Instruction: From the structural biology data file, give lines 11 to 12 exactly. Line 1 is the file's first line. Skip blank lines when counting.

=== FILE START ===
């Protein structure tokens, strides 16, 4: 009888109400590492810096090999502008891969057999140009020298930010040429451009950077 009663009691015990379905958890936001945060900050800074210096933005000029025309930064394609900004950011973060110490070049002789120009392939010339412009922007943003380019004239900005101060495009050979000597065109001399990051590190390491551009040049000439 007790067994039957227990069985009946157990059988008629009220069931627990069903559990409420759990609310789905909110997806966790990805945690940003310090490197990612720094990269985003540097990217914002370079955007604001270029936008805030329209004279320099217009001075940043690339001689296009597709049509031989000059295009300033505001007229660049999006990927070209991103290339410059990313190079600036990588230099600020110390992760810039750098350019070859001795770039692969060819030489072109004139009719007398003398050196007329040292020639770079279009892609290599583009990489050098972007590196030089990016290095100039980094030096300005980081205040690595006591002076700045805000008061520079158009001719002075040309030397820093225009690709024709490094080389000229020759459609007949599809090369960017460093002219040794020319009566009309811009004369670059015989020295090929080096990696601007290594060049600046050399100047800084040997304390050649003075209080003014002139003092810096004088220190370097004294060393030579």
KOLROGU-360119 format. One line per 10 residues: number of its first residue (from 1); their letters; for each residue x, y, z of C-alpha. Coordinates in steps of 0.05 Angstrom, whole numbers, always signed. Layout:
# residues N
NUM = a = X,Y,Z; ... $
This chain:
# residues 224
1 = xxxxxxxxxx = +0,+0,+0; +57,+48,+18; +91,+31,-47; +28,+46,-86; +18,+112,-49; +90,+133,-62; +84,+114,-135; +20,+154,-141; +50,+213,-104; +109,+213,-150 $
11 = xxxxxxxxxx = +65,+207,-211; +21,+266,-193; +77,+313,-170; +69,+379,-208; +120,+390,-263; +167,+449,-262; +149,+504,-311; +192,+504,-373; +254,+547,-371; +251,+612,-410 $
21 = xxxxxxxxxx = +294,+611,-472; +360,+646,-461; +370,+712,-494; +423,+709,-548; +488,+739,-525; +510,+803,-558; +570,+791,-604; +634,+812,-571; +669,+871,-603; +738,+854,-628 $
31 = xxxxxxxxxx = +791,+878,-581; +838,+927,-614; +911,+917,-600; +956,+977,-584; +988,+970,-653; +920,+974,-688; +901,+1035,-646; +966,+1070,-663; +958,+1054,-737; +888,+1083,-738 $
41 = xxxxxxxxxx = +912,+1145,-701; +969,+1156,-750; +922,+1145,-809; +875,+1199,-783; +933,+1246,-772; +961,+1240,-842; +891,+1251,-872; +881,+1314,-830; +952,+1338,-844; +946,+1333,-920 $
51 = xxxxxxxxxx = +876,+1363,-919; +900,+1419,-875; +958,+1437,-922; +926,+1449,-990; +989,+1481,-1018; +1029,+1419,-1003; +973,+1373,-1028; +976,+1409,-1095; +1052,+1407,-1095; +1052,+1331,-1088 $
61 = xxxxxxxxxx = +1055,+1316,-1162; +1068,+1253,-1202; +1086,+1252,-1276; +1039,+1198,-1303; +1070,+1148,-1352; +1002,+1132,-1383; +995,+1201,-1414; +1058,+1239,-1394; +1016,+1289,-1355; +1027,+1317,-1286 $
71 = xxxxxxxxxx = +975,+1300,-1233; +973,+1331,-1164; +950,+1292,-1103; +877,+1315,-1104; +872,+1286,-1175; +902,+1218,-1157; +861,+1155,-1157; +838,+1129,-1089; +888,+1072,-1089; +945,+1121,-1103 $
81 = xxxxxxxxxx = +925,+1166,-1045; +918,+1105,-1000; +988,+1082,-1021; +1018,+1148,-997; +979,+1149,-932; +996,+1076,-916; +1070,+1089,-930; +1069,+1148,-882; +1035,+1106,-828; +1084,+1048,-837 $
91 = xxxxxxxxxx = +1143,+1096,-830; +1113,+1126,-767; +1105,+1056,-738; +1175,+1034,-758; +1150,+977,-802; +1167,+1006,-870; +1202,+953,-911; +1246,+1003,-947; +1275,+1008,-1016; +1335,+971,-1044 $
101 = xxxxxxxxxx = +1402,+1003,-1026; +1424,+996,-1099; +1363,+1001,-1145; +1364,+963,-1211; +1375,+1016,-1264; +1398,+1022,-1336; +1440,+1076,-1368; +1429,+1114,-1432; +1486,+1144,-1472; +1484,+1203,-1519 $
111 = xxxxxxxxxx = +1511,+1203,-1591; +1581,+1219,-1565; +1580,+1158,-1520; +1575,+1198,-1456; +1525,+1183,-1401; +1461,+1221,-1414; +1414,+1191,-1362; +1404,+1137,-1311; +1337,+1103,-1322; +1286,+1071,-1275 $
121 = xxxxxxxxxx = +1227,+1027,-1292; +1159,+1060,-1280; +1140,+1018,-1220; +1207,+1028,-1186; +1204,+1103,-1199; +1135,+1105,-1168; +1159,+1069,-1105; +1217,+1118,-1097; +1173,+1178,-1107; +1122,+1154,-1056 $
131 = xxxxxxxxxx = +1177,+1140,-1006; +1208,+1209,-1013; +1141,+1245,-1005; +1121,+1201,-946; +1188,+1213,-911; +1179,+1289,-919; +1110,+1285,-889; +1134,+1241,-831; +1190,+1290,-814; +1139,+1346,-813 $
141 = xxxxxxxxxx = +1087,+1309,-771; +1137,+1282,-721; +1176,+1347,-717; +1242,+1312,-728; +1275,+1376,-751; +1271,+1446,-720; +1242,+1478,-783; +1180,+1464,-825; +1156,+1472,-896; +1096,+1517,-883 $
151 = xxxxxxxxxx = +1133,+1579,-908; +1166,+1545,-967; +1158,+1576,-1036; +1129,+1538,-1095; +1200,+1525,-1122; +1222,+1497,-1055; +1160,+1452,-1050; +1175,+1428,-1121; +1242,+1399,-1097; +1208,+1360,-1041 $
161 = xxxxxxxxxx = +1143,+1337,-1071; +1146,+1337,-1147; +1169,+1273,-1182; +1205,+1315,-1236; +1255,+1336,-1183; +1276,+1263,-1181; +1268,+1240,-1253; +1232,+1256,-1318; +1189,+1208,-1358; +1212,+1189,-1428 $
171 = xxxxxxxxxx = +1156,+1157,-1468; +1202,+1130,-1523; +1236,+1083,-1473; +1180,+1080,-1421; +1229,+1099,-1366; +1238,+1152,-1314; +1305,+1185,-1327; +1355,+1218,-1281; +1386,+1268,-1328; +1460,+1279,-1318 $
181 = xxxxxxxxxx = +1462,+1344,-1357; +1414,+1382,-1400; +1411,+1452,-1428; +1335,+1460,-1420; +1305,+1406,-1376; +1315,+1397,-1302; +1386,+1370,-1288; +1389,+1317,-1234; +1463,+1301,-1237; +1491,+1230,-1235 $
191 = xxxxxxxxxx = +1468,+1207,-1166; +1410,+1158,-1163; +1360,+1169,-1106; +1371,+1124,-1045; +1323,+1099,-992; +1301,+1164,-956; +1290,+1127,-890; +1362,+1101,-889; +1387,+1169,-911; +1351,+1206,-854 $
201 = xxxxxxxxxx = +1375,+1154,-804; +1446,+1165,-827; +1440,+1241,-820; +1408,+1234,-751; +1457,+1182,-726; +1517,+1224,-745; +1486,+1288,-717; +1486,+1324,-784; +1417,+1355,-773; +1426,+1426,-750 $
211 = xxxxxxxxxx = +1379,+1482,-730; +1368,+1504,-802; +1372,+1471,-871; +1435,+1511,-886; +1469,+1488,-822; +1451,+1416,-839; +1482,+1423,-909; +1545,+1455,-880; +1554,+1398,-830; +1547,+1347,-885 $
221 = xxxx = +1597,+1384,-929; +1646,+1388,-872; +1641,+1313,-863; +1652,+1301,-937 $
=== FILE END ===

41 = xxxxxxxxxx = +912,+1145,-701; +969,+1156,-750; +922,+1145,-809; +875,+1199,-783; +933,+1246,-772; +961,+1240,-842; +891,+1251,-872; +881,+1314,-830; +952,+1338,-844; +946,+1333,-920 $
51 = xxxxxxxxxx = +876,+1363,-919; +900,+1419,-875; +958,+1437,-922; +926,+1449,-990; +989,+1481,-1018; +1029,+1419,-1003; +973,+1373,-1028; +976,+1409,-1095; +1052,+1407,-1095; +1052,+1331,-1088 $